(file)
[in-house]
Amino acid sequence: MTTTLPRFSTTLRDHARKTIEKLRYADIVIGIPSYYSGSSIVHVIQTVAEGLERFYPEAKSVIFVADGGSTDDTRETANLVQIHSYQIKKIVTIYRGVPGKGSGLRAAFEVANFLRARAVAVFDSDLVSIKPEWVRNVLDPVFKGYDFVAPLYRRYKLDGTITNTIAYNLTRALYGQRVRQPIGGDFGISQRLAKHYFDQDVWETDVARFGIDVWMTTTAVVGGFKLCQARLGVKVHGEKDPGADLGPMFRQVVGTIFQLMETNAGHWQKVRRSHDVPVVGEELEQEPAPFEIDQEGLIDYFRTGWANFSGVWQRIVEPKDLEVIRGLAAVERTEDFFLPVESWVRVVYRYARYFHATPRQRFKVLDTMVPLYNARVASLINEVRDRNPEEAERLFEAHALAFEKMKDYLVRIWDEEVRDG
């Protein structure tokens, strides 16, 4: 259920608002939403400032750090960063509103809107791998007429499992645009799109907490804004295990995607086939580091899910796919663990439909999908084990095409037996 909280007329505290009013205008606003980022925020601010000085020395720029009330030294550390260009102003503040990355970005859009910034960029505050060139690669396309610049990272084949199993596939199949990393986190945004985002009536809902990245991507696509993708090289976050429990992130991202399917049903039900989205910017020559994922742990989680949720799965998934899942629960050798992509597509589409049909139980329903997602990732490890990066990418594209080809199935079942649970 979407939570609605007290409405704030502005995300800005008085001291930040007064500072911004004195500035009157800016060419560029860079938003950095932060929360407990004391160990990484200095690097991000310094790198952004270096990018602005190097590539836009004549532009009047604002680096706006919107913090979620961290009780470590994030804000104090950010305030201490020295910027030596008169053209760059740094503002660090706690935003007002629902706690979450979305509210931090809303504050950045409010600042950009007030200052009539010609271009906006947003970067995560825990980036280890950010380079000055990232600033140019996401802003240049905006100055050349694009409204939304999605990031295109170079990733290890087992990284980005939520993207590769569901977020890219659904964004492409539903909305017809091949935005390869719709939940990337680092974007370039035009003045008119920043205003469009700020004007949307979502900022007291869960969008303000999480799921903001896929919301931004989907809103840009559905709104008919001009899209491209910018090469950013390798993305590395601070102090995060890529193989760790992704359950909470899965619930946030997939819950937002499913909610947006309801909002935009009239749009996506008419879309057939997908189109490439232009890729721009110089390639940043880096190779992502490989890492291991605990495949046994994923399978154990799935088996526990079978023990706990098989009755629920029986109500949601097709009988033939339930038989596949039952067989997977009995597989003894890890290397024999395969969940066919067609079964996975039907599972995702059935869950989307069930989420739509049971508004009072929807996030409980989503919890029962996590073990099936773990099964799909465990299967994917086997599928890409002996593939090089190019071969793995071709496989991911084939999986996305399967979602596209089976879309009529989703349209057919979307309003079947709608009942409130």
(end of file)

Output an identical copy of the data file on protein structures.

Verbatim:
[in-house]
Amino acid sequence: MTTTLPRFSTTLRDHARKTIEKLRYADIVIGIPSYYSGSSIVHVIQTVAEGLERFYPEAKSVIFVADGGSTDDTRETANLVQIHSYQIKKIVTIYRGVPGKGSGLRAAFEVANFLRARAVAVFDSDLVSIKPEWVRNVLDPVFKGYDFVAPLYRRYKLDGTITNTIAYNLTRALYGQRVRQPIGGDFGISQRLAKHYFDQDVWETDVARFGIDVWMTTTAVVGGFKLCQARLGVKVHGEKDPGADLGPMFRQVVGTIFQLMETNAGHWQKVRRSHDVPVVGEELEQEPAPFEIDQEGLIDYFRTGWANFSGVWQRIVEPKDLEVIRGLAAVERTEDFFLPVESWVRVVYRYARYFHATPRQRFKVLDTMVPLYNARVASLINEVRDRNPEEAERLFEAHALAFEKMKDYLVRIWDEEVRDG
């Protein structure tokens, strides 16, 4: 259920608002939403400032750090960063509103809107791998007429499992645009799109907490804004295990995607086939580091899910796919663990439909999908084990095409037996 909280007329505290009013205008606003980022925020601010000085020395720029009330030294550390260009102003503040990355970005859009910034960029505050060139690669396309610049990272084949199993596939199949990393986190945004985002009536809902990245991507696509993708090289976050429990992130991202399917049903039900989205910017020559994922742990989680949720799965998934899942629960050798992509597509589409049909139980329903997602990732490890990066990418594209080809199935079942649970 979407939570609605007290409405704030502005995300800005008085001291930040007064500072911004004195500035009157800016060419560029860079938003950095932060929360407990004391160990990484200095690097991000310094790198952004270096990018602005190097590539836009004549532009009047604002680096706006919107913090979620961290009780470590994030804000104090950010305030201490020295910027030596008169053209760059740094503002660090706690935003007002629902706690979450979305509210931090809303504050950045409010600042950009007030200052009539010609271009906006947003970067995560825990980036280890950010380079000055990232600033140019996401802003240049905006100055050349694009409204939304999605990031295109170079990733290890087992990284980005939520993207590769569901977020890219659904964004492409539903909305017809091949935005390869719709939940990337680092974007370039035009003045008119920043205003469009700020004007949307979502900022007291869960969008303000999480799921903001896929919301931004989907809103840009559905709104008919001009899209491209910018090469950013390798993305590395601070102090995060890529193989760790992704359950909470899965619930946030997939819950937002499913909610947006309801909002935009009239749009996506008419879309057939997908189109490439232009890729721009110089390639940043880096190779992502490989890492291991605990495949046994994923399978154990799935088996526990079978023990706990098989009755629920029986109500949601097709009988033939339930038989596949039952067989997977009995597989003894890890290397024999395969969940066919067609079964996975039907599972995702059935869950989307069930989420739509049971508004009072929807996030409980989503919890029962996590073990099936773990099964799909465990299967994917086997599928890409002996593939090089190019071969793995071709496989991911084939999986996305399967979602596209089976879309009529989703349209057919979307309003079947709608009942409130």